FIGURE 4
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Figure 4. Intensity histograms display the diffusion and perfusion measures of different transcriptomic subtypes as measured by the DTI and DSC-MRI signals. (A) PH intensity in NET; (B) PH intensity in ET; (C) PSR intensity in ET; (D) ADC intensity in ET; (E) ADC intensity in NET; (F) ADC intensity in ED; (G) T2-Flair intensity in ET; (H) T2-Flair intensity in NET; (I) T1 intensity in NET; (J) T2 intensity in NET. The measures displayed in the first two rows are for analysis only; these measures have not been used for building the model.

Clinical Relevance and Impact

The assessment of transcriptomic subtype of glioblastoma via analysis of tissue specimen can be limited due to sampling error, and reluctance for longitudinal assessment of the status due to invasive nature of surgery. Our proposed imaging signature has potential to address both these limitations, since mpMRI facilitates assessment and monitoring of the tumor in its entirety in a repeatable manner. Further, the non-invasive imaging signature captures the heterogeneity of the whole tumor extent, instead of the analysis of one tissue specimen, therefore provides a global perspective of the transcriptomic status of a tumor. Our imaging signature is derivative of mpMRI that is routinely acquired for glioblastoma patients, therefore, is ready for immediate translation to the clinic. While the current method focuses on non-invasive assessment of transcriptomic subtype status, the same approach could also be used for molecular assessment in general. Further, the proposed non-invasive imaging signature can be applied to recurrent glioblastoma, with the goal of determining transcriptomic subtype status before, during, and after the treatment. This would help in non-invasive monitoring of dynamic changes in transcriptomic subtypes as response to targeted therapeutic approaches and consequently would in turn allow for tailoring the adopted therapies.

Conclusion

We can quantify important imaging characteristics within various sub-regions of the tumor and detect its transcriptomic subtype only by examining mpMRI data using advanced analytical methods and without the need of advanced genetic testing. The present study extracts an extensive set of quantitative imaging phenomic features from structural MRI sequences, and employs these variables via machine learning techniques to non-invasively distinguish transcriptomic glioblastoma subtypes. This molecular classification, due to its distinct phenotypic pattern derived from routine MRI, renders our imaging signature of increased likelihood for effective and immediate translation into clinical practice. The use of cross-validation within HUP dataset and the replication of our findings on TCIA dataset provide confidence in the generalizability of these subtypes and the proposed method on other datasets.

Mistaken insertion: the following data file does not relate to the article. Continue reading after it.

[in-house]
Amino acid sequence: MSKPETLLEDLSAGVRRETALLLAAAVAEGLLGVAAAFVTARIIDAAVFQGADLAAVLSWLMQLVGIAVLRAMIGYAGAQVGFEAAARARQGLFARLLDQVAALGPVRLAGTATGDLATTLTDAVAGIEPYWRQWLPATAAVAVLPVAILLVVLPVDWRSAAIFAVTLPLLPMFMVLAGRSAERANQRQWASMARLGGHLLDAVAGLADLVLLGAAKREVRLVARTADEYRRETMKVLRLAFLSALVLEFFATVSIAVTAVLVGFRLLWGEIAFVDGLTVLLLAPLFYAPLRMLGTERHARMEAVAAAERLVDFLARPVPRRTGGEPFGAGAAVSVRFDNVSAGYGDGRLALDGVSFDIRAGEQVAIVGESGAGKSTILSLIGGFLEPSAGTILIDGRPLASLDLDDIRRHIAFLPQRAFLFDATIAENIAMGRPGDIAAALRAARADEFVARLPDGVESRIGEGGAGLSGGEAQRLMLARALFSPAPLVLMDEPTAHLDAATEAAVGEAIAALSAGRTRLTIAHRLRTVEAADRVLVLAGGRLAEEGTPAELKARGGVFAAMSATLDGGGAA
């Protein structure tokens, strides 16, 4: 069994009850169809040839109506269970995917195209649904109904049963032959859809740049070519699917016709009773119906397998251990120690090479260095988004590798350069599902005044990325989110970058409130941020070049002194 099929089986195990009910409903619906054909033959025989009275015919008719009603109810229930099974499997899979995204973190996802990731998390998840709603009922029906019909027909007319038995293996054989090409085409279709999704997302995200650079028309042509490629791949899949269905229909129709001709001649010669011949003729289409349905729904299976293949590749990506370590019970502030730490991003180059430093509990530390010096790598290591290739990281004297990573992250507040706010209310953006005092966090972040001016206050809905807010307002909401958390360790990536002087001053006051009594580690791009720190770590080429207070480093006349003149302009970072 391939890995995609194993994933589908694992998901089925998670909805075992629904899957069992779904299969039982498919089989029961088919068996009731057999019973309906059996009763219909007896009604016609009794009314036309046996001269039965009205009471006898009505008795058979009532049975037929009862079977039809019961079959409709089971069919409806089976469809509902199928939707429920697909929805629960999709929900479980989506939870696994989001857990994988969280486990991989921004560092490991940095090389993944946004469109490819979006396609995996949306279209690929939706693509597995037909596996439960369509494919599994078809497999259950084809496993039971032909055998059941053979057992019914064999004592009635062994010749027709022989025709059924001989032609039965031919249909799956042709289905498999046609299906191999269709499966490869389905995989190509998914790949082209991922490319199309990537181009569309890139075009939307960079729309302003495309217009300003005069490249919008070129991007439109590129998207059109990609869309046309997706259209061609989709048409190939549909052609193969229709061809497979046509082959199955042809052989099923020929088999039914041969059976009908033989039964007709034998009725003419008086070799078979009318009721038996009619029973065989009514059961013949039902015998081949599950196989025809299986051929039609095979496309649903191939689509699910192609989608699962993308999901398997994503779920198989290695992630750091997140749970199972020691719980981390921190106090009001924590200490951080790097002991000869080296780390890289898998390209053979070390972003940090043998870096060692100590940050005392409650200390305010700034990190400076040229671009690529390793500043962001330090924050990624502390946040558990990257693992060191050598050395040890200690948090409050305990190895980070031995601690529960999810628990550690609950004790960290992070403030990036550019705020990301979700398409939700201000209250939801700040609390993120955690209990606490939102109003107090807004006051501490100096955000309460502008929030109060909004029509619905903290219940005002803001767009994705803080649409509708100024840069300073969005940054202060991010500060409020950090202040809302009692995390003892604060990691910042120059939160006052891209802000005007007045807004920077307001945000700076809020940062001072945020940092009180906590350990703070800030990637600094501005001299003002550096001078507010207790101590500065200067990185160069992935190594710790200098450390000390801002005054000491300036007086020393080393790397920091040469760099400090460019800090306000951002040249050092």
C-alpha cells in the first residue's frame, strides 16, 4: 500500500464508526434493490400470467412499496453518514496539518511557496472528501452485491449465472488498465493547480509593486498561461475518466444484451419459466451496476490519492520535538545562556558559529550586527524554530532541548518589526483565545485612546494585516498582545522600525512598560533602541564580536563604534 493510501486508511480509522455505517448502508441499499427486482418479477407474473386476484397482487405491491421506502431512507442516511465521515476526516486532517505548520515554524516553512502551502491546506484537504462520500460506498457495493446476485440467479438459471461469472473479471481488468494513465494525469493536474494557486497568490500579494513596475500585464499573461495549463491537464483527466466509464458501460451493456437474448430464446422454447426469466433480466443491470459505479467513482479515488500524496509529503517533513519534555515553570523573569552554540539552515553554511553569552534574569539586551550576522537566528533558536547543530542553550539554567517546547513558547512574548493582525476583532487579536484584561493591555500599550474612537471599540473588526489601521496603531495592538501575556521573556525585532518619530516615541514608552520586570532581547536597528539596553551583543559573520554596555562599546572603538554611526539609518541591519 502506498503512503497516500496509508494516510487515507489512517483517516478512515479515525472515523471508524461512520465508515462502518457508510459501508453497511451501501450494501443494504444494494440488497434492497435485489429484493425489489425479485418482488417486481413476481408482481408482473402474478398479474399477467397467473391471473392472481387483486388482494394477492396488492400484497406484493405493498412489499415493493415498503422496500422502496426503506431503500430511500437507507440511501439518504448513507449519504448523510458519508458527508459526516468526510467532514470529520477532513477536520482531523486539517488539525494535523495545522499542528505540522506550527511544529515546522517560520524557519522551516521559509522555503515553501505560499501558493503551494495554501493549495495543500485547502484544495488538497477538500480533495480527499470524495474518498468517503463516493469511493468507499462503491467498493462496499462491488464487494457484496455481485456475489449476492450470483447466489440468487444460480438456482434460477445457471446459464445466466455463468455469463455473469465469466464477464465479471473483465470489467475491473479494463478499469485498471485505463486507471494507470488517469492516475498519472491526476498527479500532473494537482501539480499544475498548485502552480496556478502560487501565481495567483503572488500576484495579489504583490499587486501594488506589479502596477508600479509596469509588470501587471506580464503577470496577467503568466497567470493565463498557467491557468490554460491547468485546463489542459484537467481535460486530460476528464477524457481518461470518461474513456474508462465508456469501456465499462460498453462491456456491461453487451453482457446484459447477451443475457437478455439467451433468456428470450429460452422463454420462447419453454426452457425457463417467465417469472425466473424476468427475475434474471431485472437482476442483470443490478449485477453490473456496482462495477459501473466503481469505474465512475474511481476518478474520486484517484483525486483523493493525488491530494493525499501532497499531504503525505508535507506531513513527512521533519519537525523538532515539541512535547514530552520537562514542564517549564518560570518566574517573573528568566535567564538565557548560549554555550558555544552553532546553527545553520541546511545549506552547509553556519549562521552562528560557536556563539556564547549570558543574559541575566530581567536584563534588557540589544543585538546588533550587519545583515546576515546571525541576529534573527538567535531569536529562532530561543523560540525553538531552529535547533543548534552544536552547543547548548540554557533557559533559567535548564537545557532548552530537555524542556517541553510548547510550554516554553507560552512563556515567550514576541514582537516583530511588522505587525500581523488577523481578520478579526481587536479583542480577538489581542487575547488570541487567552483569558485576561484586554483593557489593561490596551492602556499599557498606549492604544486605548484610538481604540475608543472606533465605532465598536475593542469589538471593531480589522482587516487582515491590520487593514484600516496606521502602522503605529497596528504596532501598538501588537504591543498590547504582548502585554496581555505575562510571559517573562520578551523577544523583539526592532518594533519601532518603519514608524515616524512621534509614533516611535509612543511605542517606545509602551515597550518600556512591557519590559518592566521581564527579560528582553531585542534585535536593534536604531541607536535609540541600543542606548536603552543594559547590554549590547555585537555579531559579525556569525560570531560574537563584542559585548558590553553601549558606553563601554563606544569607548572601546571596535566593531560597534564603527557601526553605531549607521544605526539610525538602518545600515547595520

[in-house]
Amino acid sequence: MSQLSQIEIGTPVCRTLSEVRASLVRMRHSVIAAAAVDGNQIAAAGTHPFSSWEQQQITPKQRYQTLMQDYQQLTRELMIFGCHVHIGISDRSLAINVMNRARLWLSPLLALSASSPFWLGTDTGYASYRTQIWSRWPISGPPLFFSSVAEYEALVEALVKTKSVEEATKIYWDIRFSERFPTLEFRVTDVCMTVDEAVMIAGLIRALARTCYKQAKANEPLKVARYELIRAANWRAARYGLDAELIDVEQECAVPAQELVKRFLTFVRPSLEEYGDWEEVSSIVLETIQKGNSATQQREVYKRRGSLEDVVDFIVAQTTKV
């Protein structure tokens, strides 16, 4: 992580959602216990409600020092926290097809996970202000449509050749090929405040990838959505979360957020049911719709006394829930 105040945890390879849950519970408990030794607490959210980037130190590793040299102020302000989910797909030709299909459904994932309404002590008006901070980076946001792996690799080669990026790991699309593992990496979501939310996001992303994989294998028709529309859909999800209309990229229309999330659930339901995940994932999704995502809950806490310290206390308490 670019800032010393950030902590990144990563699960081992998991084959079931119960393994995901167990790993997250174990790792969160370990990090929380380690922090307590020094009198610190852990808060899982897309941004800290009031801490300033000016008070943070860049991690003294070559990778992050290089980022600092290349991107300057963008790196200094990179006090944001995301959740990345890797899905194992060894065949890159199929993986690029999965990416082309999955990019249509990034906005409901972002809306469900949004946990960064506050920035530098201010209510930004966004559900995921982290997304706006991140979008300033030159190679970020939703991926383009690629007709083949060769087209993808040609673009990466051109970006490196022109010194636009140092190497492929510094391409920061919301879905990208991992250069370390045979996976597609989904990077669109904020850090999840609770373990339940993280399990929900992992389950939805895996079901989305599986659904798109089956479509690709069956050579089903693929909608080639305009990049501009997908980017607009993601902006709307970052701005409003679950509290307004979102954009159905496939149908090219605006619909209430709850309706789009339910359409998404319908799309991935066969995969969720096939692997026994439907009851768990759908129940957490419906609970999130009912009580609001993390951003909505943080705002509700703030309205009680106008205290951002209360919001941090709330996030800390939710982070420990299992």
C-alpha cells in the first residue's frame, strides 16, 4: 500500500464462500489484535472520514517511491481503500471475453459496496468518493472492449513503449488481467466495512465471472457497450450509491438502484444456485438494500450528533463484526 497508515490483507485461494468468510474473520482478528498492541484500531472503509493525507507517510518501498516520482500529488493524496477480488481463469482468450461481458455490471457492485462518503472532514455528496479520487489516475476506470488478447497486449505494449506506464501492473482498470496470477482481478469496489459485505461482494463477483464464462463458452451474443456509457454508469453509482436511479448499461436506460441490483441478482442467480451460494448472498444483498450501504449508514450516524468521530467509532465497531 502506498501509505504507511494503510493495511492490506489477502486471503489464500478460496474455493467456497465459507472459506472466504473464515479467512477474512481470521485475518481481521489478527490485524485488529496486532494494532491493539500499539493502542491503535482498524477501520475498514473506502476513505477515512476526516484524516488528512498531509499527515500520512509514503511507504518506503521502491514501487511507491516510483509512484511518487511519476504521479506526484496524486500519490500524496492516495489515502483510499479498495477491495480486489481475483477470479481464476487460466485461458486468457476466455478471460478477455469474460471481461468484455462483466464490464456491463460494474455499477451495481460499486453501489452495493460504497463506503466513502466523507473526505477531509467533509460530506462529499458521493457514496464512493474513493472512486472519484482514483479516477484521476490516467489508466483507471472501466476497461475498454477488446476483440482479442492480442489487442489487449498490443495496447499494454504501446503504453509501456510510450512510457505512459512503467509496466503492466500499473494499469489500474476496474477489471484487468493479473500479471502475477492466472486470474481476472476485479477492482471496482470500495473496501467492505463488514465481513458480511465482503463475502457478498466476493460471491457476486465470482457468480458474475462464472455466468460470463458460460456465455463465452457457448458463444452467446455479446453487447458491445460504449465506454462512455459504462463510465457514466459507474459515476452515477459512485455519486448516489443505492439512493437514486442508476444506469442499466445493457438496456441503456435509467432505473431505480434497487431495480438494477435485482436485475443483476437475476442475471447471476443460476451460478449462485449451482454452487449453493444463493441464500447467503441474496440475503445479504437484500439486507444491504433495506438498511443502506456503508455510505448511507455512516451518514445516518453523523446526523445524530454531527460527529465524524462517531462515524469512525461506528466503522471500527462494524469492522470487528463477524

Data Availability Statement

Publicly available datasets were analyzed in this study. This data can be found here: TCGA.

Ethics Statement

The studies involving human participants were reviewed and approved by the Institutional Review Board (IRB) of University of Pennsylvania (approval no: 706564). The patients/participants provided their written informed consent to participate in this study.

Author Contributions

SR, HA, SB, and CD: conceptualization. SR: methodology, software, formal analysis, and writing—original draft. HA, SB, JP, GS, JR, XD, RD, ND, DO'R, and CD: validation. SR and CD: resources. SR, RD, and ND: data curation. SR, HA, SB, JP, GS, JR, XD, RD, ND, DO'R, and CD: writing—review and editing. CD: supervision and funding acquisition.

Funding

This research was funded by National Institutes of Health Grants (R01-NS042645, U24-CA189523) and Abramson Cancer Center, Hospital of the University of Pennsylvania Grant (ACC 040-0427-4-572593-xxxx-2433-8348).

Conflict of Interest

The authors declare that the research was conducted in the absence of any commercial or financial relationships that could be construed as a potential conflict of interest.

Supplementary Material

The Supplementary Material for this article can be found online at: https://www.frontiersin.org/articles/10.3389/fncom.2019.00081/full#supplementary-material

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Keywords: transcriptomic classification, glioblastoma, multivariate analysis, brain tumors classification, biomarkers

Citation: Rathore S, Akbari H, Bakas S, Pisapia JM, Shukla G, Rudie JD, Da X, Davuluri RV, Dahmane N, O'Rourke DM and Davatzikos C (2019) Multivariate Analysis of Preoperative Magnetic Resonance Imaging Reveals Transcriptomic Classification of de novo Glioblastoma Patients. Front. Comput. Neurosci. 13:81. doi: 10.3389/fncom.2019.00081

Received: 06 July 2019; Accepted: 12 November 2019;
Published: 12 December 2019.

Edited by:

Abdelmalik Moujahid, University of the Basque Country, Spain

Reviewed by:

Muhammad Tahir, Saudi Electronic University, Saudi Arabia
Madhura Ingalhalikar, Symbiosis International University, India

Copyright © 2019 Rathore, Akbari, Bakas, Pisapia, Shukla, Rudie, Da, Davuluri, Dahmane, O'Rourke and Davatzikos. This is an open-access article distributed under the terms of the Creative Commons Attribution License (CC BY). The use, distribution or reproduction in other forums is permitted, provided the original author(s) and the copyright owner(s) are credited and that the original publication in this journal is cited, in accordance with accepted academic practice. No use, distribution or reproduction is permitted which does not comply with these terms.

*Correspondence: Christos Davatzikos, christos.davatzikos@pennmedicine.upenn.edu